Minhas was referring to a pro-rata adjustment in levels. BBV estimates amount to a pro-rata adjustment using growth rates (that is, multiplying the base NSS distribution by a growth scalar given by per capita consumption growth from the NAS), which is also hazardous when applied over a decade-long period. It is unfortunate that the gaps in India’s statistical system and the lack of comparable data has created an environment where such tinkering has continued over three decades later.
- See, for instance, Newhouse and Vyas (2019), Edochie et al. (2022) and Roy and van der Weide (2022).
- BBV also present a version assuming distribution neutrality at the state-level. They also have another version of their estimates using the Modified Mixed Recall Period (MMRP) consumption measures from the NSS.
- These methods involve imputing consumption into a target survey without a comparable measure of consumption in the source survey. This is done using either an estimable relationship between consumption and a set of common household characteristics in the two surveys, or by estimating a relationship between measurement of consumption in the two surveys.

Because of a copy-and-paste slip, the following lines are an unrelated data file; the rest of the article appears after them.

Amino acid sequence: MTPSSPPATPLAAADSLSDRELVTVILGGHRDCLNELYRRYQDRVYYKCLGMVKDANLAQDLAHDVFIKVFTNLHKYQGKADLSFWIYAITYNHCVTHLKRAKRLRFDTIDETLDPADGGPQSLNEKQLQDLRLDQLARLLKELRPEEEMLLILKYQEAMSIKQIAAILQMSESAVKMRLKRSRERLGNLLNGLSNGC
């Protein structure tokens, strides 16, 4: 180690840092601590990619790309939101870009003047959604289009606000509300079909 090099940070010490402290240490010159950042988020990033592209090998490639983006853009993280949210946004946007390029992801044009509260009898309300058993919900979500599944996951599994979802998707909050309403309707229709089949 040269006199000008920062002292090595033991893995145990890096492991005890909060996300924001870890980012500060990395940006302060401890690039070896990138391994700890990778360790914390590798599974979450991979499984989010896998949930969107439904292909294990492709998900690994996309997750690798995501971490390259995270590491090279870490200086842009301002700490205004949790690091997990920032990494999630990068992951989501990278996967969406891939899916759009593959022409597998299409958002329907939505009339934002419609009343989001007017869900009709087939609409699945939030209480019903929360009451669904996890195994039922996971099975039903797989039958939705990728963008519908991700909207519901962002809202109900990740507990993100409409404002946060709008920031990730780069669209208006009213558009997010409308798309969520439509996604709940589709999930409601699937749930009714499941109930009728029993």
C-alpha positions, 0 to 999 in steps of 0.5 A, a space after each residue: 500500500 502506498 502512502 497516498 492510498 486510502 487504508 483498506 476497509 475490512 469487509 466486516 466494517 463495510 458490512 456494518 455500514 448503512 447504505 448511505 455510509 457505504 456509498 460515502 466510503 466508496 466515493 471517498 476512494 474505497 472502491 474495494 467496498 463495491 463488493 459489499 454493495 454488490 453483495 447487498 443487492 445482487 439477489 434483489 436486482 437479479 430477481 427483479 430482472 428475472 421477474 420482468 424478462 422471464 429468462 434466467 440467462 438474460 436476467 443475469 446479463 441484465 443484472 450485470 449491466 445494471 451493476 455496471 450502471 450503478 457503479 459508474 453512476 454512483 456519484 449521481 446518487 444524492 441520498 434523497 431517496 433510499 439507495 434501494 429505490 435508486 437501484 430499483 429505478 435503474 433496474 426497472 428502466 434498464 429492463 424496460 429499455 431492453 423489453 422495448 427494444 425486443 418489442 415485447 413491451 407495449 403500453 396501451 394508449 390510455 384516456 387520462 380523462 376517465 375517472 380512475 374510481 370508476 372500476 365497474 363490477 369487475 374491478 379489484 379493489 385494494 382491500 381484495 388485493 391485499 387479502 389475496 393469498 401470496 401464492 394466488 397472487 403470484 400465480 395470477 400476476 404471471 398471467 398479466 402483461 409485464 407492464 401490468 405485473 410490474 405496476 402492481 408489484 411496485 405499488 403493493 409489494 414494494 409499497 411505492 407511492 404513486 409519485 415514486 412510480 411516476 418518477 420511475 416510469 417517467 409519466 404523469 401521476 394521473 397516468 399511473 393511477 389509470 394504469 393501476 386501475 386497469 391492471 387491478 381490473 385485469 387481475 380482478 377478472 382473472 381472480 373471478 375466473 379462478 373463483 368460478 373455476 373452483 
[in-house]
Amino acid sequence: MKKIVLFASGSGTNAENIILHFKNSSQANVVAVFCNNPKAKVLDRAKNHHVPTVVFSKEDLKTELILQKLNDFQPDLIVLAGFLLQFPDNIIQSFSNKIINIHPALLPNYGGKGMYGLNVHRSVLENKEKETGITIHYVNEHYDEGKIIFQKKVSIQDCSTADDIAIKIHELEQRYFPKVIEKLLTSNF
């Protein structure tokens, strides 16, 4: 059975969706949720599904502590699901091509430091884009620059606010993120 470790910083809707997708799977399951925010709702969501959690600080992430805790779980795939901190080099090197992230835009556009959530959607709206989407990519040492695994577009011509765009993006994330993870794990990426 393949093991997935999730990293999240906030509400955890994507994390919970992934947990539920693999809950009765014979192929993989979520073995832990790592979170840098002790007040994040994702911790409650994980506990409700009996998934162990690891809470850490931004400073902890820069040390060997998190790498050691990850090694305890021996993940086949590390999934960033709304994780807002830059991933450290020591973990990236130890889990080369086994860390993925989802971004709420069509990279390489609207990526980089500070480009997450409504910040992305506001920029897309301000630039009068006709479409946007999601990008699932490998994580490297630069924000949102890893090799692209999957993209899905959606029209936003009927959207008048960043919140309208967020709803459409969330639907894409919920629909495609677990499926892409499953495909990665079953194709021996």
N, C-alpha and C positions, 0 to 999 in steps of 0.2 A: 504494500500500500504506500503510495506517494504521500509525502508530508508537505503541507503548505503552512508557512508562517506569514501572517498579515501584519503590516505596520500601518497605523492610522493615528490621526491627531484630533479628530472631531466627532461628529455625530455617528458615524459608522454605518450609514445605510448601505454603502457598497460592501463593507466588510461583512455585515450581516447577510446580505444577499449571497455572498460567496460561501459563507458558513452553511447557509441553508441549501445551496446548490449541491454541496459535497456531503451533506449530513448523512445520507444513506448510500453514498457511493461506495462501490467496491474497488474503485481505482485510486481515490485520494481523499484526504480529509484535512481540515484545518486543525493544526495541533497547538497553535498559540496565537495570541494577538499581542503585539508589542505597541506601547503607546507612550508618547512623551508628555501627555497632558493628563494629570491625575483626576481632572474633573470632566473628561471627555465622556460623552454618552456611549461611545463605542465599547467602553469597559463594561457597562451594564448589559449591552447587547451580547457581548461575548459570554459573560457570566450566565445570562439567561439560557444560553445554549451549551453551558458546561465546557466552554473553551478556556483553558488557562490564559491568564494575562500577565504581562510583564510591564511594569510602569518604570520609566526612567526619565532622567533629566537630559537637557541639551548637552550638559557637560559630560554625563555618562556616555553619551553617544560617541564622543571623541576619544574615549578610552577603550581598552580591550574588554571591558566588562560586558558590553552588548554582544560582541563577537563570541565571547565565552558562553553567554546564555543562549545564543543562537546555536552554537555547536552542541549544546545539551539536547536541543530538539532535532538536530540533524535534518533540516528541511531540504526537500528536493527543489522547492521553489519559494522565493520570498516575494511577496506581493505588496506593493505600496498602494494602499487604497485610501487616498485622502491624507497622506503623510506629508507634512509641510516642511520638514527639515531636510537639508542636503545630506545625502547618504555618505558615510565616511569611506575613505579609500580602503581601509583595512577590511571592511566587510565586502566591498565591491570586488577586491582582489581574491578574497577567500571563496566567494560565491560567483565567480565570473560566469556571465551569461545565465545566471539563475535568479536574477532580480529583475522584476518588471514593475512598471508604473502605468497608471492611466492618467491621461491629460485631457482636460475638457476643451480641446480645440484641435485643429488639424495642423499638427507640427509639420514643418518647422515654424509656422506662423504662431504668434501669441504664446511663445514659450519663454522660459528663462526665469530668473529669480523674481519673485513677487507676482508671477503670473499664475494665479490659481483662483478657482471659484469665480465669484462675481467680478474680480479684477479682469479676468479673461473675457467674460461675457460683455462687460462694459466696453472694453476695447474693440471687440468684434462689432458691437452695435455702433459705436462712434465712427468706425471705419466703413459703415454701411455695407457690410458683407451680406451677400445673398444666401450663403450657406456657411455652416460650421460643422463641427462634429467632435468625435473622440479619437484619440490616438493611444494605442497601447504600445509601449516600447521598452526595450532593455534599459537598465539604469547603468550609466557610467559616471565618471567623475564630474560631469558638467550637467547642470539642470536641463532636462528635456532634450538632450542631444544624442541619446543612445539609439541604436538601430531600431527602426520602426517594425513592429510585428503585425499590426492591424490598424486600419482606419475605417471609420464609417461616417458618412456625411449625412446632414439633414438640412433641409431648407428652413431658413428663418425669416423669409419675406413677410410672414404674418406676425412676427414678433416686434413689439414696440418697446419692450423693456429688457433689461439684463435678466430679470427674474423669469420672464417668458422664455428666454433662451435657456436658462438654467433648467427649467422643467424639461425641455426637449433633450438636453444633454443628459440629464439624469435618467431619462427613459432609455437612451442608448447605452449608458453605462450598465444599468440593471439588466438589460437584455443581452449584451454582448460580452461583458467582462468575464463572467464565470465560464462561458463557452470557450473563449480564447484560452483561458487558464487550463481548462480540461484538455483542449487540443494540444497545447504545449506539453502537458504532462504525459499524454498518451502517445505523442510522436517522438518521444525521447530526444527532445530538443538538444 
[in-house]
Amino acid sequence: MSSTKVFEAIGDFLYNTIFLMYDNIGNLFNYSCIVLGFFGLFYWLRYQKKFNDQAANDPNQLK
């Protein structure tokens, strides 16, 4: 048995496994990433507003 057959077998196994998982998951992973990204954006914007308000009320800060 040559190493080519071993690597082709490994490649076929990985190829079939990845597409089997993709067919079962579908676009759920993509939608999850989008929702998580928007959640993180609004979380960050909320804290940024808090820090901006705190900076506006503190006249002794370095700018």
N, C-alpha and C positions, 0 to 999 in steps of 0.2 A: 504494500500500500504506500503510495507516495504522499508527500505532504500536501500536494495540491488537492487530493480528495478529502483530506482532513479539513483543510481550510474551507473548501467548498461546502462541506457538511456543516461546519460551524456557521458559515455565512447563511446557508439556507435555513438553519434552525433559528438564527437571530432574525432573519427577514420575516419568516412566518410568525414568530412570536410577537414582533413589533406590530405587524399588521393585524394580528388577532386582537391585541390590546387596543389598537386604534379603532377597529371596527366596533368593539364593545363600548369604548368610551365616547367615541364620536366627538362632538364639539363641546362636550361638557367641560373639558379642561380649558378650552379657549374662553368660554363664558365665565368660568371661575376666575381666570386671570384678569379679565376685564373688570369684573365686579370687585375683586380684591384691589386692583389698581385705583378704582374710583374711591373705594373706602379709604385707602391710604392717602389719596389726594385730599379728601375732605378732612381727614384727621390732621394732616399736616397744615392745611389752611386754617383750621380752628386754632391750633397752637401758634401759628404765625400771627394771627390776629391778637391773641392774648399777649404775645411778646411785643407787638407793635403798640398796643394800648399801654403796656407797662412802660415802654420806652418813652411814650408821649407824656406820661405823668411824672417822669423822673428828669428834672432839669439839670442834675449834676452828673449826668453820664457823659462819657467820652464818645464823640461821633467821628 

- Bhalla S, K Bhasin and A Virmani (2022), ‘Pandemic, Poverty, and Inequality: Evidence from India’, International Monetary Fund, IMF Working Paper No. 2022/069.
- Chancel, Lucas and Thomas Piketty (2019), “Indian Income Inequality, 1922-2015: From British Raj to Billionaire Raj?”, The Review of Income and Wealth, 65(S1): S33-S62.
- Datt, Gaurav, Martin Ravallion and Rinku Murgai (2020), “Poverty and Growth in India Over Six Decades”, American Journal of Agricultural Economics, 102(1): 4-27. Available here.
- Edochie, Ifeanyi Nzegwu, Freije-Rodriguez, Samuel, Lakner, Christoph, Herrera, Laura Moreno, Newhouse, David, Roy, Sutirtha Sinha and Yonzan, Nishant (2022). What do we know about poverty in india in 2017/18? World Bank Policy Research Working Paper 9931.
- Minhas, BS (1988), “Validation of Large Scale Sample Survey Data Case of NSS Estimates of Household Consumption Expenditure”, Sankhyā: The Indian Journal of Statistics, Series B (1960-2002), 50(3): 279-326.
- Newhouse, David Locke and Vyas, Pallavi (2019). Estimating poverty in india without expenditure data: A survey-to-survey imputation approach. World Bank Policy Research Working Paper 8878.
- Roy, SS and R van der Weide (2022), ‘Poverty in India Has Declined over the Last Decade But Not As Much As Previously Thought’, World Bank, Policy Research Working Paper 9994.